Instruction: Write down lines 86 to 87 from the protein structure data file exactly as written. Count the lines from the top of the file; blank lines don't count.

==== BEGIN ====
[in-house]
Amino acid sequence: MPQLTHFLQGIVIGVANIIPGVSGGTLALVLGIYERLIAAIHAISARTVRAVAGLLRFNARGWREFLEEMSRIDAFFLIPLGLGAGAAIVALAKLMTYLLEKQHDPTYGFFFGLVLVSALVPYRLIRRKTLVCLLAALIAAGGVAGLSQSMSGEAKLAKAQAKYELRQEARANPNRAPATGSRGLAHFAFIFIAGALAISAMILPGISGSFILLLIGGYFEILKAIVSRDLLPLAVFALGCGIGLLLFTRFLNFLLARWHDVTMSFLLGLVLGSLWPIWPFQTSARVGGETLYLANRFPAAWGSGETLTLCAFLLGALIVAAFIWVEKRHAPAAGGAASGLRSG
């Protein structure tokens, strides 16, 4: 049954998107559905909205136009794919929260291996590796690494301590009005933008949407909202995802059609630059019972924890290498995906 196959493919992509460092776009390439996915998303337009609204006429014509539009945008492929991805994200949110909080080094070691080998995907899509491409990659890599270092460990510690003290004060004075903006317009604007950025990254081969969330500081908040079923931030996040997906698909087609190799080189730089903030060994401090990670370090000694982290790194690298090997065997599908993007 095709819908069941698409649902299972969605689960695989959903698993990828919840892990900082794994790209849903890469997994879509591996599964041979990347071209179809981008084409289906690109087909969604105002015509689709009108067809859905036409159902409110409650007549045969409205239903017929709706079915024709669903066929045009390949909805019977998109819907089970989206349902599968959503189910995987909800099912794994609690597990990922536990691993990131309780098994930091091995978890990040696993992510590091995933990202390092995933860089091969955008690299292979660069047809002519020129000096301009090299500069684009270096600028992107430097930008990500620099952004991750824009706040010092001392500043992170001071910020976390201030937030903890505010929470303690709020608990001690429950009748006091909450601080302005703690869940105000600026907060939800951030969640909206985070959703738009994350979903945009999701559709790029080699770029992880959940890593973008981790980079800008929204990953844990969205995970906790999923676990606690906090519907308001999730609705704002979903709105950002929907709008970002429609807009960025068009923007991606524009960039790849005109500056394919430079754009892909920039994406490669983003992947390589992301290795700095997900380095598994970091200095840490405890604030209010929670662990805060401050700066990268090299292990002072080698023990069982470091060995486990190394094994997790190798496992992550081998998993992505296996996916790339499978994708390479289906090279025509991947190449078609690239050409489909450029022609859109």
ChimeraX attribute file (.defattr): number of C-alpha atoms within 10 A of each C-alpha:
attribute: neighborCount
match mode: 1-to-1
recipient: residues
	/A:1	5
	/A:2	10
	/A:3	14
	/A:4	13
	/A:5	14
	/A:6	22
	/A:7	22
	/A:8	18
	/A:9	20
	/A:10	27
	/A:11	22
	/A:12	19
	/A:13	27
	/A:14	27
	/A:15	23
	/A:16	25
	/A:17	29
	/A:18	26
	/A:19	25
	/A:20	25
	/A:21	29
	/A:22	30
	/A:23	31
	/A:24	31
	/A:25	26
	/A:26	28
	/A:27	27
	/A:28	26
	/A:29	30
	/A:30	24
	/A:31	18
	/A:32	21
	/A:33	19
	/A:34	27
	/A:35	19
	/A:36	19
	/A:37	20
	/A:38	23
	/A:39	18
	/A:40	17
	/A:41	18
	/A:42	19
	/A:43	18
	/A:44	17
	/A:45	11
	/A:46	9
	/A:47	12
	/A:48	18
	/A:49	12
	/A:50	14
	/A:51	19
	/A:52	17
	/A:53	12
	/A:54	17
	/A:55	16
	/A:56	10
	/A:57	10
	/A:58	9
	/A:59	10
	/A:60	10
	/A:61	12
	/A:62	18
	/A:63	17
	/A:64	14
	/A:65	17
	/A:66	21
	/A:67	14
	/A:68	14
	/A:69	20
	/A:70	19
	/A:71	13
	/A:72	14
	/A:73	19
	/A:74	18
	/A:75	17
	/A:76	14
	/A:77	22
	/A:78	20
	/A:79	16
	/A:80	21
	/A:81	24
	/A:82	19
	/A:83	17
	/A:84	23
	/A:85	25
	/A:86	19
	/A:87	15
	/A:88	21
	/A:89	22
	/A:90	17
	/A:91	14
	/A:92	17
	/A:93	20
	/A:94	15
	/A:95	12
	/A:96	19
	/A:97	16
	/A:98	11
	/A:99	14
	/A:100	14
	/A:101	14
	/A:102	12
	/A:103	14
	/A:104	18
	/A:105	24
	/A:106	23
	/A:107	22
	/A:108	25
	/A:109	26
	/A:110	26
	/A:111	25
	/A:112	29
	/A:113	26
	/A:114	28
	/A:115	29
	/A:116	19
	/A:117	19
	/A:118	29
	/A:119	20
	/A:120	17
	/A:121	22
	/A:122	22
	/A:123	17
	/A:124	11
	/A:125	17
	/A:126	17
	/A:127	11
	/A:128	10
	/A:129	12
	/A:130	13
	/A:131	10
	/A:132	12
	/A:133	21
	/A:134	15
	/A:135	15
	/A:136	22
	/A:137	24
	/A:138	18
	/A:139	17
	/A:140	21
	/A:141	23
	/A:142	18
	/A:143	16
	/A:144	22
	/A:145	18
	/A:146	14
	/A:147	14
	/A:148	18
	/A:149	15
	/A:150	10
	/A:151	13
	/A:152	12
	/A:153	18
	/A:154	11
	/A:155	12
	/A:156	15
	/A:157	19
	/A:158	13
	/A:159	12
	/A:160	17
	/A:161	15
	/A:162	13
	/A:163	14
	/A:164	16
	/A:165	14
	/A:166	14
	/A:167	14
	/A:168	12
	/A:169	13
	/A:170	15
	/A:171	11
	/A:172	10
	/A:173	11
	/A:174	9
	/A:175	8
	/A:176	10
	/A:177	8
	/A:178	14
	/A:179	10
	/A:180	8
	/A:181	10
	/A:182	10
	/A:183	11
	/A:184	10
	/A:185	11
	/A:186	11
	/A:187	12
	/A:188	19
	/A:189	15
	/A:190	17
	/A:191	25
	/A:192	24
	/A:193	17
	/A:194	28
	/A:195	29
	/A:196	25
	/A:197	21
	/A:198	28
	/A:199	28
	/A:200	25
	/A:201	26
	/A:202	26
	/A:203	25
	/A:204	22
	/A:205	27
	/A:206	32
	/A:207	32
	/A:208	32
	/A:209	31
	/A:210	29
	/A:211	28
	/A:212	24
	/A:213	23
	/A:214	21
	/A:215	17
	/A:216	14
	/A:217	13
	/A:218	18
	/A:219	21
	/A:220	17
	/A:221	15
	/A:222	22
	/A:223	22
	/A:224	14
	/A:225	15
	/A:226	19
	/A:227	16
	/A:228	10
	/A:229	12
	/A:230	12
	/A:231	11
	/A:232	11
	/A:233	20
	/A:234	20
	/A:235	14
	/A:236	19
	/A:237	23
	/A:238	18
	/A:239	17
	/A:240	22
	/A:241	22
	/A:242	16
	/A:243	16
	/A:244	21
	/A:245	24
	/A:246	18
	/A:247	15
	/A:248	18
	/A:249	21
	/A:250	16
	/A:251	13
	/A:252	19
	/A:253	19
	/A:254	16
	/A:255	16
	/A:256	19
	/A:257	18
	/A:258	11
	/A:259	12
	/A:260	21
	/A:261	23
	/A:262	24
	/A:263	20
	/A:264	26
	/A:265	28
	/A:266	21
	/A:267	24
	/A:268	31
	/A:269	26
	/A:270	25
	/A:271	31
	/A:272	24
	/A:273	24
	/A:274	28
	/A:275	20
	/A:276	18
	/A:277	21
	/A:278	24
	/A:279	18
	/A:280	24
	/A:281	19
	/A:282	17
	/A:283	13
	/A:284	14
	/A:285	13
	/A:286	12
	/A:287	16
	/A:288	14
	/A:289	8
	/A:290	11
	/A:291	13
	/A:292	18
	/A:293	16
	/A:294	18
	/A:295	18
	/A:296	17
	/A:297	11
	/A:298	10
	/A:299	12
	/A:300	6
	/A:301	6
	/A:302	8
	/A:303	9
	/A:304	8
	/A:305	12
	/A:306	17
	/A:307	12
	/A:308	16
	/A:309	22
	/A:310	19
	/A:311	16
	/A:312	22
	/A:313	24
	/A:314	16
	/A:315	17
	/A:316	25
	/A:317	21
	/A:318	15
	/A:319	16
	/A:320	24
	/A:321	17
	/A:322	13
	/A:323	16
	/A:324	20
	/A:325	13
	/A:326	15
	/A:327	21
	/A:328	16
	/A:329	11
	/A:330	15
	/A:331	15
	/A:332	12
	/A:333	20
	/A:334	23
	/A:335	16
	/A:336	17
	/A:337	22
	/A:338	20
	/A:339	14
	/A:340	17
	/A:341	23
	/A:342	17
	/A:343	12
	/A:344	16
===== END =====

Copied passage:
	/A:79	16
	/A:80	21